Excerpt of column published by Christopher Joye in The Australian Financial Review
After the savage 1991 recession when the jobless rate hit 11 per cent, the Commonwealth’s gross government debt-to-GDP ratio rose to 23 per cent on the back of understandable budget deficits. The government’s persistent inability to size spending to revenues since 2009 has seen the sharpest deterioration in Australia’s creditworthiness in post-war history with the gross government debt-to-GDP ratio jumping from 5 per cent in 2007 to 29 per cent in 2016-2017. Ken Henry, previously secretary of the Treasury, is spot on when he says “governments have not matched the improvement in the strength of bank balance sheets that has occurred since the crisis”.
Beyond animating zombie businesses and destroying the economy’s productive capacity, the problem with zero-to-negative “real” interest rates that leave savers going backwards after tax and inflation is that they force them into dysfunctional decisions. In the search for absolute returns that can furnish adequate retirement incomes in a world where asset prices are being distorted by politicians and policymakers, savers are inevitably going to be assuming excessively high risks of loss.
In theory the most attractive solution to mitigating these hazards is focusing portfolios on “active” strategies that produce bona fide “alpha”: that is, risk-adjusted excess returns that are unrelated to “beta” or the day-to-day movements in mispriced markets as represented by “passive” indices (the ASX/S&P200, for example). This is akin to finding a very cheap house – perhaps offered by a vendor who has to sell quickly because he or she has committed elsewhere—that rewards you with capital gains that have nothing to do with general house price inflation.
One of the most informationally “inefficient” asset classes in Australia that should lend itself to active management is investment-grade fixed income.
This encompasses the $1.4 trillion in high-quality bonds issued by governments, corporates, banks, insurers, foreign companies (like Apple) and asset-backed securities which is almost the same size as the sharemarket. And yet the typical super fund has little exposure to domestic fixed-income compared with enormous Aussie equities holdings, which have massively underperformed bonds on a risk-adjusted basis.
Whereas stocks are traded on an extremely transparent exchange that instantly publishes the prices and volumes of all transactions, bonds are bought and sold in an astonishingly “dark” over-the-counter (OTC) market. This is because the Australian Securities & Investment Commission has not historically required the prices and volumes of fixed-income transactions settled through the ASX-owned Austraclear to be publicly reported like they are in the US.
This produces an unusually inefficient price discovery process wherein bond values are slower to incorporate new information and can remain far removed from intrinsic worth (or stale) for extended periods.
It is also manifest in anomalies like the bond “market-makers” who intermediate buyers and sellers presenting bids and offers that “cross”. That means sophisticated banks are giving investors the opportunity to make risk-free arbitrage profits, which cannot happen on an exchange. It would be like one guy saying he will buy CBA shares off you at $75 and another offering to sell them at $72.50.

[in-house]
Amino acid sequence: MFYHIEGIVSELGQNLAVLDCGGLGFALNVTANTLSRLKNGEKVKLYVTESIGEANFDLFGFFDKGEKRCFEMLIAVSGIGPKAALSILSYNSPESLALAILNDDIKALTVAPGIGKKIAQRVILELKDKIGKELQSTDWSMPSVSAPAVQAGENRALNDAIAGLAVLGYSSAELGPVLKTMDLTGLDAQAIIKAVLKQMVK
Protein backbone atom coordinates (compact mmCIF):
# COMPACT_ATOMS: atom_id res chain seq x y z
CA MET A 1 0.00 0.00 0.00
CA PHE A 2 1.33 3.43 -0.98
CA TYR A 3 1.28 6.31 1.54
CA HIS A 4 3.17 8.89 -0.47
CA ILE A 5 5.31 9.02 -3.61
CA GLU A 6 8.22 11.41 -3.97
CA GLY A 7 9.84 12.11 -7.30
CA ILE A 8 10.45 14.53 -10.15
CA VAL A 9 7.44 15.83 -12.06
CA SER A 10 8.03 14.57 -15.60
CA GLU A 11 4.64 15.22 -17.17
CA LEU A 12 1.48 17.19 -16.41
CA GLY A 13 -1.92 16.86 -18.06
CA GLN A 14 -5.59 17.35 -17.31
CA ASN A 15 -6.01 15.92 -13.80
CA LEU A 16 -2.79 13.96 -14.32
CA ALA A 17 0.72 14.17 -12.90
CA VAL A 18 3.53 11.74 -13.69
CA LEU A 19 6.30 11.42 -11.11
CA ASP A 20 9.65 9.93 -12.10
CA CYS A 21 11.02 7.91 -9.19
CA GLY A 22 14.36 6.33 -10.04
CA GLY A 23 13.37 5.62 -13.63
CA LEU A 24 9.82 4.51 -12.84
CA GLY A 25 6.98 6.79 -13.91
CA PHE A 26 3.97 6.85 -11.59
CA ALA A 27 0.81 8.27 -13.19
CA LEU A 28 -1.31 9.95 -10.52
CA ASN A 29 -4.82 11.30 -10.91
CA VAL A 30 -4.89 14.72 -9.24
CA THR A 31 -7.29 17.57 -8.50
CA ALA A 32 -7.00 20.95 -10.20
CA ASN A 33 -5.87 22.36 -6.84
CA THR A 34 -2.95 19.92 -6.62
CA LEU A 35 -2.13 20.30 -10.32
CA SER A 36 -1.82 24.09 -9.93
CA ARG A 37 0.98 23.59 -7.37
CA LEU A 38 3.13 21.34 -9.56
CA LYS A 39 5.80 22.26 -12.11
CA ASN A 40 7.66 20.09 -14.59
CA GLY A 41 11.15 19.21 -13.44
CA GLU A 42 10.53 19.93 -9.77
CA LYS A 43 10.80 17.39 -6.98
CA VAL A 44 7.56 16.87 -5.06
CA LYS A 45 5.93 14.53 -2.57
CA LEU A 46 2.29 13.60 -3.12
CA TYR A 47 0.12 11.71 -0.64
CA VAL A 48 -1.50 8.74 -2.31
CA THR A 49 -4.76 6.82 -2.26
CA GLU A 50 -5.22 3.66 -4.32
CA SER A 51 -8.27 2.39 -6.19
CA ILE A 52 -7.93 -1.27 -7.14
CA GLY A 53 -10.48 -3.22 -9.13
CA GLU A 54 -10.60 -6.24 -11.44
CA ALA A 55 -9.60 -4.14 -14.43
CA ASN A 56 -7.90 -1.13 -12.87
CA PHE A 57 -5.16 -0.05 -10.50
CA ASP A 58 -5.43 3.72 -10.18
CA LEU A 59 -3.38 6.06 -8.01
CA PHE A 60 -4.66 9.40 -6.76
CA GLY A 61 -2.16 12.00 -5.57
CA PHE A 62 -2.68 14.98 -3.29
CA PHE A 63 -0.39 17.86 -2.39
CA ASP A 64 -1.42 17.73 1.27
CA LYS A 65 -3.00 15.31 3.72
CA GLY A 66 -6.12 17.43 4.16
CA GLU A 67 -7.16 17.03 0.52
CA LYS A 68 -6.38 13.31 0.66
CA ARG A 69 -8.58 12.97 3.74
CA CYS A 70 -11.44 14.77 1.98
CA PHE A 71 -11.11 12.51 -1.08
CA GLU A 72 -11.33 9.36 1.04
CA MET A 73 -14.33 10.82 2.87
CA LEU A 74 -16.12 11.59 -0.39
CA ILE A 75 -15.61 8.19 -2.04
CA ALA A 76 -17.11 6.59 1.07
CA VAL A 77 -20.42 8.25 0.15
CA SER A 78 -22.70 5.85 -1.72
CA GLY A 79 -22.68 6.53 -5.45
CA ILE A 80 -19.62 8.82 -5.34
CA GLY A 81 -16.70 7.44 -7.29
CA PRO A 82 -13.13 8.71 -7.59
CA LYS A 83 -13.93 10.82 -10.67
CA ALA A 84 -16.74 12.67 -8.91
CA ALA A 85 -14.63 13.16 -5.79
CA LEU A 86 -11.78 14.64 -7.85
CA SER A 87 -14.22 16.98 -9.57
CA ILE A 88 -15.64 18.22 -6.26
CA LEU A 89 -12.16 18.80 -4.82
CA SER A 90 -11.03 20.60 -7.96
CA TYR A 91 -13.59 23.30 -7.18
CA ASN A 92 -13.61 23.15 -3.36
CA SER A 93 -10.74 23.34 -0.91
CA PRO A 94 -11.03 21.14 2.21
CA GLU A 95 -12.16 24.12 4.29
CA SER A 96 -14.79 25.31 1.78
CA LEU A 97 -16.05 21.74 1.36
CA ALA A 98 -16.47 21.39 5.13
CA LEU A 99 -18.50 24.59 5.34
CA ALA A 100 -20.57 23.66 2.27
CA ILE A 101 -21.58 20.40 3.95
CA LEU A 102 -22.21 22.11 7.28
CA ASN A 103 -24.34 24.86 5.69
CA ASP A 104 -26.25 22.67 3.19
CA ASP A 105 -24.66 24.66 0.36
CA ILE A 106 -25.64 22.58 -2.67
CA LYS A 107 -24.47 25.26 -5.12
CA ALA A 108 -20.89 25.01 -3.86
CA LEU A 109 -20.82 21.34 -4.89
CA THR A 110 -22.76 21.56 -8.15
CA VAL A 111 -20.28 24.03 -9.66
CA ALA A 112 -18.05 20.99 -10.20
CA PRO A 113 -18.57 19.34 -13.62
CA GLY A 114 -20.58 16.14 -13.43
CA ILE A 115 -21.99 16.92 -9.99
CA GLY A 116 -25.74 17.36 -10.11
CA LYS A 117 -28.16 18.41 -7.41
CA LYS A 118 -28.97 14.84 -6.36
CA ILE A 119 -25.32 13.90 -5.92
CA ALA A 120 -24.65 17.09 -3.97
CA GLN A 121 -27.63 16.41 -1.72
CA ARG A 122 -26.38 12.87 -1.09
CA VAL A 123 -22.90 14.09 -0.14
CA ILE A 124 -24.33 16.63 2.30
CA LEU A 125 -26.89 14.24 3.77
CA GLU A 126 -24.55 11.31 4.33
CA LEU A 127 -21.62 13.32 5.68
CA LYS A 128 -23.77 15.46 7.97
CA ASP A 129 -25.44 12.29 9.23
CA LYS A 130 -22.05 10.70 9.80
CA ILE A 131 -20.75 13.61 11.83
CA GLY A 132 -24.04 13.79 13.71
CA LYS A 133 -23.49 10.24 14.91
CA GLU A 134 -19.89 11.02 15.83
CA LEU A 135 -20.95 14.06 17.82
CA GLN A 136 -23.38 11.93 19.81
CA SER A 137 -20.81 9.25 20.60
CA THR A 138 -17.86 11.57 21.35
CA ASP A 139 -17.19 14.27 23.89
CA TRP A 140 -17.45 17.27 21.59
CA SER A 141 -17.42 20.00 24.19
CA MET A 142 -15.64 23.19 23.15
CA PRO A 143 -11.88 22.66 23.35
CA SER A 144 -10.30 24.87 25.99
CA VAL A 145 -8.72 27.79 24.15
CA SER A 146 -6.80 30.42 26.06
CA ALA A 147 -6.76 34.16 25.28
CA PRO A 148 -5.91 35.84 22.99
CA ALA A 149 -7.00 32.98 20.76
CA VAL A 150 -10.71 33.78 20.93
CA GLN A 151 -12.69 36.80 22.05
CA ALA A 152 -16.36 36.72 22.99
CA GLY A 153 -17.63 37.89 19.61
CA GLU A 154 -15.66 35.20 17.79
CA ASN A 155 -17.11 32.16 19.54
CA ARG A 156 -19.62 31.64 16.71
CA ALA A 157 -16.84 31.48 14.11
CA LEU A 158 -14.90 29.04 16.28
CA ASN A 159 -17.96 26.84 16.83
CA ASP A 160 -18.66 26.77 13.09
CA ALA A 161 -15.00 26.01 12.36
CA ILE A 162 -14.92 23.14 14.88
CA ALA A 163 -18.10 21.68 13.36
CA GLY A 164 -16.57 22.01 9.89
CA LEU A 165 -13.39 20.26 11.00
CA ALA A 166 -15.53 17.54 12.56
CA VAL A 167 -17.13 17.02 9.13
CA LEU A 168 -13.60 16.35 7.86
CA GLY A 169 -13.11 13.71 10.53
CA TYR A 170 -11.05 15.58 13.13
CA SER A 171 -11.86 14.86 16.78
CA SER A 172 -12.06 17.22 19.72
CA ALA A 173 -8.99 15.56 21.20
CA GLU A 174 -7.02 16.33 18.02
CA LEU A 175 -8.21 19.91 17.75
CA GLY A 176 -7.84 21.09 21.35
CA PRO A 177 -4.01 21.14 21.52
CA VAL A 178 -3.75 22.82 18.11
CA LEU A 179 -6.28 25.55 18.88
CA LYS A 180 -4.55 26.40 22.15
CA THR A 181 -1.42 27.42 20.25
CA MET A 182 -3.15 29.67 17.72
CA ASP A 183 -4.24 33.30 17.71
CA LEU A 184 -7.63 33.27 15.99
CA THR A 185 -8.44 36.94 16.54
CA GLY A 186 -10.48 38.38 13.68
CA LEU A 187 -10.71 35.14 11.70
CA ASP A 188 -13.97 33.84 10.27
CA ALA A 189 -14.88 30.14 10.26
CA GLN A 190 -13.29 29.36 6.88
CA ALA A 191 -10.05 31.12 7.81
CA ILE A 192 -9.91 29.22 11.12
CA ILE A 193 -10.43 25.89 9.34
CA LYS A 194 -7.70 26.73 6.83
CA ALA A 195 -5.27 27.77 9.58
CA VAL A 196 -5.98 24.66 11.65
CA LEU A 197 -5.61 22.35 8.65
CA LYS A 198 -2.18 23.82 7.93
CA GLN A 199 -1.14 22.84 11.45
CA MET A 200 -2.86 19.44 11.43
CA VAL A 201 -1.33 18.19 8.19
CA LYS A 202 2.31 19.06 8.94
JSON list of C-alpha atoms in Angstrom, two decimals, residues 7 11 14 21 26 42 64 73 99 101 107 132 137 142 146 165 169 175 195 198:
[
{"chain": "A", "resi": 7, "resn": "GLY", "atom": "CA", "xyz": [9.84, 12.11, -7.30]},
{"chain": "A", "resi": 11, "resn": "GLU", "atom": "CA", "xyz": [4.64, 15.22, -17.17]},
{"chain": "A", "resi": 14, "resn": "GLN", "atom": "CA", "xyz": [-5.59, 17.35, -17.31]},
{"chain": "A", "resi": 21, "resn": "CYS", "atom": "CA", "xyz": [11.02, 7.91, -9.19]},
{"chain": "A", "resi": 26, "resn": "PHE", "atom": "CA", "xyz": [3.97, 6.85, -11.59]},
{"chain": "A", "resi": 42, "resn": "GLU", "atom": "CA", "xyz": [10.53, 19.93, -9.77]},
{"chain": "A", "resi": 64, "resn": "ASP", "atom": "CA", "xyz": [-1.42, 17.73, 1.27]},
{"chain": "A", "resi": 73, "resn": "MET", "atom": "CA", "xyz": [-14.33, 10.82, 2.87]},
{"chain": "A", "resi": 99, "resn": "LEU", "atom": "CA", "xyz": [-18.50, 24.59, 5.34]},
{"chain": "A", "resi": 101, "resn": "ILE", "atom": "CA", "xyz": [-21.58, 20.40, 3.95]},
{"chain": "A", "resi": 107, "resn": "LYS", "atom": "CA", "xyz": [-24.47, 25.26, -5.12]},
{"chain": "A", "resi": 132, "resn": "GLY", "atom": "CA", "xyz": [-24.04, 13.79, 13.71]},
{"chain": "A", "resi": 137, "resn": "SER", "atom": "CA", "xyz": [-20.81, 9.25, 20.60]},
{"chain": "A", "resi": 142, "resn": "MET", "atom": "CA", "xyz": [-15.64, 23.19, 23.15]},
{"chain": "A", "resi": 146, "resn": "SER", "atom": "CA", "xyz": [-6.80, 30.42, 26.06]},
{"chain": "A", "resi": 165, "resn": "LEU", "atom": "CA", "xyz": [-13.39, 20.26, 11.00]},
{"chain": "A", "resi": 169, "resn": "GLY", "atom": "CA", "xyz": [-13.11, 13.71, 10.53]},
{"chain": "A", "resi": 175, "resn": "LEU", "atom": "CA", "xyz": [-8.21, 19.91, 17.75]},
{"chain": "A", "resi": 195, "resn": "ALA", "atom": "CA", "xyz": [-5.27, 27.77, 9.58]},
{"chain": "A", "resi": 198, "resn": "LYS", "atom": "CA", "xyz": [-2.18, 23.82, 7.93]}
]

Inefficient markets should be manna from heaven for smart active managers that can employ rigorous valuation models to exploit pricing errors to find alpha that is unrelated to the market’s beta factors, including credit risk, interest rate duration risk and illiquidity risk.
Blind Freddy can boost returns through taking on greater risk of loss by buying bonds with higher probabilities of default, longer loan terms and/or inferior liquidity. One needs skill to figure out that a bond spread is cheap by, say, 0.40 percentage points, which can deliver hundreds of percentage points in capital gains if it reverts to fair value.
This brings me to a profound puzzle.
When I examined the performance of 54 active Australian fixed-income funds over the last three and five years relative to their benchmark (the AusBond Composite Bond Index), I found that almost 90 per cent underperformed after fees. This is statistically bizarre because even if you assume that none of these guys have any skill, you would expect some sort of random distribution of returns above and below the index as the lucky ones win and the less fortunate lose.
In the more informationally efficient Australian equities asset class, which is contested by a larger pool of institutional investors, I found that a significantly lower proportion of active managers (only two-thirds) underperformed the ASX/200 index after fees. This amplifies the performance puzzle: you would think that it is easier for active managers to beat their benchmarks in less efficient markets like fixed income.
There are two possible explanations. The fact that almost all Australian bond funds are systematically underperforming implies they are not active at all and just buying assets on a hold-to-maturity basis, which makes them closet index huggers. After fees they have to underperform.
A related possibility is that the quality of human capital in equities is higher, which makes sense given equities managers charge fees that are multiples of those levied by their fixed-income brethren. Talent will tend to gravitate to those areas offering the best incentives. This is also borne out in the resources employed in each asset class: the typical $5 to $10 billion-plus equities shop has three to seven times more analysts than similarly sized fixed-income funds.